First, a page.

Today we say to those who masterminded this cruel plot, and to those who carried it out, that the spirit of this nation will not be defeated by their twisted and diabolical schemes. Someday, those responsible will be brought to justice, as President Bush and our Congress have so forcefully stated. But today we especially come together in this service to confess our need of God. Today we say to those who masterminded this cruel plot, and to those who carried it out, that the spirit of this nation will not be defeated by their twisted and diabolical schemes. Someday, those responsible will be brought to justice, as President Bush and our Congress have so forcefully stated. But today we especially come together in this service to confess our need of God.

We’ve always needed God from the very beginning of this nation, but today we need Him especially. We’re facing a new kind of enemy. We’re involved in a new kind of warfare. And we need the help of the Spirit of God. The Bible words are our hope: God is our refuge and strength; an ever present help in trouble. Therefore we will not fear, though the earth give way, and the mountains fall into the heart of the sea.

But how do we understand something like this? Why does God allow evil like this to take place? Perhaps that is what you are asking now. You may even be angry at God. I want to assure you that God understands these feelings that you may have. We’ve seen so much on our television, on our ”” heard on our radio, stories that bring tears to our eyes and make us all feel a sense of anger. But God can be trusted, even when life seems at its darkest.

But what are some of the lessons we can learn? First, we are reminded of the mystery and reality of evil. I’ve been asked hundreds of times in my life why God allows tragedy and suffering. I have to confess that I really do not know the answer totally, even to my own satisfaction. I have to accept by faith that God is sovereign, and He’s a God of love and mercy and compassion in the midst of suffering. The Bible says that God is not the author of evil. It speaks of evil as a mystery. In 1st Thessalonians 2:7 it talks about the mystery of iniquity. The Old Testament prophet Jeremiah said “The heart is deceitful above all things and beyond cure.” Who can understand it?” He asked that question, ‘Who can understand it?’ And that’s one reason we each need God in our lives.

The lesson of this event is not only about the mystery of iniquity and evil, but secondly it’s a lesson about our need for each other. What an example New York and Washington have been to the world these past few days. None of us will ever forget the pictures of our courageous firefighters and police, many of whom have lost friends and colleagues; or the hundreds of people attending or standing patiently in line to donate blood. A tragedy like this could have torn our country apart. But instead it has united us, and we’ve become a family. So those perpetrators who took this on to tear us apart, it has worked the other way; it’s back lashed. It’s backfired. We are more united than ever before. I think this was exemplified in a very moving way when the members of our Congress stood shoulder to shoulder the other day and sang “God Bless America.”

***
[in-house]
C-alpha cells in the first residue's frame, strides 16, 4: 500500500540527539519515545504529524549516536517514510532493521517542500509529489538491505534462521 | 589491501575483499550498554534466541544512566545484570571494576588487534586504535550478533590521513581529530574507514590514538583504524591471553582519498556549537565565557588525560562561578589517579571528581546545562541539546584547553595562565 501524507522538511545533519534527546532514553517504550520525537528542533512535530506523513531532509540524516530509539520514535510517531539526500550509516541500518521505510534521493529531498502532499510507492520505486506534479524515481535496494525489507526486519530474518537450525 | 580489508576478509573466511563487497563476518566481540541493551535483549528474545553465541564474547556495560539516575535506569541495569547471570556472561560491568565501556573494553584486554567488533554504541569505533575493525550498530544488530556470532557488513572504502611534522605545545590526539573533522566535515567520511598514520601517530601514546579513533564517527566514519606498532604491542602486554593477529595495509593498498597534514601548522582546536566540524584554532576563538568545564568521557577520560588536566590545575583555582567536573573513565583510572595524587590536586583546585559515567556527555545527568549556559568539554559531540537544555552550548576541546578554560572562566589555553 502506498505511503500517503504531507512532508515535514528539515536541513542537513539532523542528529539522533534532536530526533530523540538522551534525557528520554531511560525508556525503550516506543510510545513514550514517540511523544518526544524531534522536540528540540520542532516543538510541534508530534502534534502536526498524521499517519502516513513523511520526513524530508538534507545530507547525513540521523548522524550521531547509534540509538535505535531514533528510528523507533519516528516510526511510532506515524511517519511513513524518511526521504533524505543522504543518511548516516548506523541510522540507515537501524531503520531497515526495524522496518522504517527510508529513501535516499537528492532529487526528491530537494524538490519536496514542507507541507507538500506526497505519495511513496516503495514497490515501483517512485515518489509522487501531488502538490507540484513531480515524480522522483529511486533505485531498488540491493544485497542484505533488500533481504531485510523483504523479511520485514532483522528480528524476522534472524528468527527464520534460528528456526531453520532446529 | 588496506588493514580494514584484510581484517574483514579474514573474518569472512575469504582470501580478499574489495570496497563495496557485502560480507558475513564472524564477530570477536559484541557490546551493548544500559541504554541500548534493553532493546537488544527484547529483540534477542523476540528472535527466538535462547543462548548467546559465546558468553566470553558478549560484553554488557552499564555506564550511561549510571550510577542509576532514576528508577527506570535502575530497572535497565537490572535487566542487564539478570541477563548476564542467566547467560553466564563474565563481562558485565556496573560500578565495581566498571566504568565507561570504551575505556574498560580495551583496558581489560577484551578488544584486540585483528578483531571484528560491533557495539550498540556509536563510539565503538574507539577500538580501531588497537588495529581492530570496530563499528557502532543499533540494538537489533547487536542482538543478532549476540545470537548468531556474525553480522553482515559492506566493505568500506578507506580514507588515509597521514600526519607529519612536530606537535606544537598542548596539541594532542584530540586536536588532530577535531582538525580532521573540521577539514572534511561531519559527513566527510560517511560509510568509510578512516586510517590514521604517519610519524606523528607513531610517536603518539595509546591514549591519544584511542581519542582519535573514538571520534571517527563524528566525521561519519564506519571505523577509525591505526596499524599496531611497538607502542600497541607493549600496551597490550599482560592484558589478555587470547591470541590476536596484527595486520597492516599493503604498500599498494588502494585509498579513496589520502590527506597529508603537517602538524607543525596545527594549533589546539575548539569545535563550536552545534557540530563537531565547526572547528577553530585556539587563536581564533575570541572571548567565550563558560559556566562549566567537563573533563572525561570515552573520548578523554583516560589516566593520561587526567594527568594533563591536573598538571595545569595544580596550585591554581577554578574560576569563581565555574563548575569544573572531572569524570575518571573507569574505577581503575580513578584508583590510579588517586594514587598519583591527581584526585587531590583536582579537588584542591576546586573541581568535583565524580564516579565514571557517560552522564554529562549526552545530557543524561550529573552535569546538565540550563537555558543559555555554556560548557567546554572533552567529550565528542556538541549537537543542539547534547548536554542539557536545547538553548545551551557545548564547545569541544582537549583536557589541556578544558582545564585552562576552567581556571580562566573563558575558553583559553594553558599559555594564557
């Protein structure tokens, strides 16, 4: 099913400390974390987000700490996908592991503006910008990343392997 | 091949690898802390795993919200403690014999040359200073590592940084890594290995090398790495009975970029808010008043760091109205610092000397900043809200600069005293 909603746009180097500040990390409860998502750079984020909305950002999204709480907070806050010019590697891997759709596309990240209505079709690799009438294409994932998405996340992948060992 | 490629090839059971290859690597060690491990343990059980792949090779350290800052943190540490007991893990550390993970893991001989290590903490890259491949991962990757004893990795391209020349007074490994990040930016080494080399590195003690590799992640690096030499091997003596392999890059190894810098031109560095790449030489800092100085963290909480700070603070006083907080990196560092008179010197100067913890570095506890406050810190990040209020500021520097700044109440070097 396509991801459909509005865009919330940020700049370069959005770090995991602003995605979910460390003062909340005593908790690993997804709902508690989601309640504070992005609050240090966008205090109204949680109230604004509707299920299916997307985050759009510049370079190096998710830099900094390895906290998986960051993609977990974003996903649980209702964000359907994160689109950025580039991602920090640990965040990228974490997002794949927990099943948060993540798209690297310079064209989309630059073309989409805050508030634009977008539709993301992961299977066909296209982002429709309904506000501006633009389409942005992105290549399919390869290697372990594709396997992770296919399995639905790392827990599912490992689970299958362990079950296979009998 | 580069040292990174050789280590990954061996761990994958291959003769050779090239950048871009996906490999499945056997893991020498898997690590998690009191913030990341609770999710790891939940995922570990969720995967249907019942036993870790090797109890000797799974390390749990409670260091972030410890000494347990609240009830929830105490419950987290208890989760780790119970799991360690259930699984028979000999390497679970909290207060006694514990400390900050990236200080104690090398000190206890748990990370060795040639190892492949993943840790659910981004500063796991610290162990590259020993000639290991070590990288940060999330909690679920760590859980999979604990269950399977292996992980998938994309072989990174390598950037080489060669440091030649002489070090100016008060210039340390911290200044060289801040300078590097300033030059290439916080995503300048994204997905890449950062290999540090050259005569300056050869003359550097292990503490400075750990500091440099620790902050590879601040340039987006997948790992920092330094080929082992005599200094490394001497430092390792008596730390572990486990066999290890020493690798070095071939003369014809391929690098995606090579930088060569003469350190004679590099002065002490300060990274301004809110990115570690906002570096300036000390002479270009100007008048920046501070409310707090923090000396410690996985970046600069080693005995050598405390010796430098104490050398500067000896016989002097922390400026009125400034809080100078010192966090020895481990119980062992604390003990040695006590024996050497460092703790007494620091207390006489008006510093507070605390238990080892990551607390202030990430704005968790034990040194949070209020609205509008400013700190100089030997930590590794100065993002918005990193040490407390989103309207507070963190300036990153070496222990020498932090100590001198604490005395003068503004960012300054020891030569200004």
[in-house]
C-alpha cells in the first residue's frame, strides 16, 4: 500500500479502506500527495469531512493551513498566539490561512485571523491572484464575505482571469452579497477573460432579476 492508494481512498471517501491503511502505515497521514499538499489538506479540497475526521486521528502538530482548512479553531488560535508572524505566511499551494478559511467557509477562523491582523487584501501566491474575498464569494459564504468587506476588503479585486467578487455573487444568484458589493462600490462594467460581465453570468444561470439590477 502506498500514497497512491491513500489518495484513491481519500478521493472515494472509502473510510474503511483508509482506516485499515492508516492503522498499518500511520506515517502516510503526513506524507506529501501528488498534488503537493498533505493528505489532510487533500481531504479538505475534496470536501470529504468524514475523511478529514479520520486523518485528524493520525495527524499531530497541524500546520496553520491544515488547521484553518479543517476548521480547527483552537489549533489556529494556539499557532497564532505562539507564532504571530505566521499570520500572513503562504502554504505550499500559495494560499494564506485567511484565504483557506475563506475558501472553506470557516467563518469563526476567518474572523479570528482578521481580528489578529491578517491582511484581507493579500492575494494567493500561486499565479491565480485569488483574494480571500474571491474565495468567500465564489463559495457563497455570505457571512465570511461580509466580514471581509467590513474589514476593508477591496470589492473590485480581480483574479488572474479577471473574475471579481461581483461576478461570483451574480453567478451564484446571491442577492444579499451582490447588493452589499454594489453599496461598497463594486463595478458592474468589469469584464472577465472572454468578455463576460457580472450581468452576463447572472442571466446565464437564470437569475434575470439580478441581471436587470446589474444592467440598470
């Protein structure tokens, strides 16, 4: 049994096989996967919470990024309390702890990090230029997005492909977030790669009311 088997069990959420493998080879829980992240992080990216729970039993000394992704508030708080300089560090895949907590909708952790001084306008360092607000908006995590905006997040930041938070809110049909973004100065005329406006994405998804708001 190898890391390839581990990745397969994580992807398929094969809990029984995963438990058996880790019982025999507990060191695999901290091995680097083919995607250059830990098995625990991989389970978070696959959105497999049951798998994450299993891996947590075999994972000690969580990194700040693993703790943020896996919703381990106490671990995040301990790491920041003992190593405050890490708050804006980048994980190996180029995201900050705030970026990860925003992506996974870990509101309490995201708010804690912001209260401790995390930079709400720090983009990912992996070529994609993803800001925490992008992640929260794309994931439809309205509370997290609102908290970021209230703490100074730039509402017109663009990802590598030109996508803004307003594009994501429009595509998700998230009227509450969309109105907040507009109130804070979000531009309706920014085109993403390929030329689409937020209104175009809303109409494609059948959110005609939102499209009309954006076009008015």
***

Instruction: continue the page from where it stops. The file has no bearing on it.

Finally, difficult as it may be for us to see right now, this event can give a message of hope–hope for the present, and hope for the future. Yes, there is hope. There’s hope for the present, because I believe the stage has already been set for a new spirit in our nation. One of the things we desperately need is a spiritual renewal in this country. We need a spiritual revival in America. And God has told us in His word, time after time, that we are to repent of our sins and return to Him, and He will bless us in a new way. But there’s also hope for the future because of God’s promises. As a Christian, I hope not for just this life, but for heaven and the life to come. And many of those people who died this past week are in heaven right now. And they wouldn’t want to come back. It’s so glorious and so wonderful. And that’s the hope for all of us who put our faith in God. I pray that you will have this hope in your heart.

This event reminds us of the brevity and the uncertainty of life. We never know when we too will be called into eternity. I doubt if even one those people who got on those planes, or walked into the World Trade Center or the Pentagon last Tuesday morning thought it would be the last day of their lives. It didn’t occur to them. And that’s why each of us needs to face our own spiritual need and commit ourselves to God and His will now.

Here in this majestic National Cathedral we see all around us symbols of the cross. For the Christian–I’m speaking for the Christian now–the cross tells us that God understands our sin and our suffering. For He took upon himself, in the person of Jesus Christ, our sins and our suffering. And from the cross, God declares “I love you. I know the heart aches, and the sorrows, and the pains that you feel, but I love you.” The story does not end with the cross, for Easter points us beyond the tragedy of the cross to the empty tomb. It tells us that there is hope for eternal life, for Christ has conquered evil, and death, and hell. Yes, there’s hope.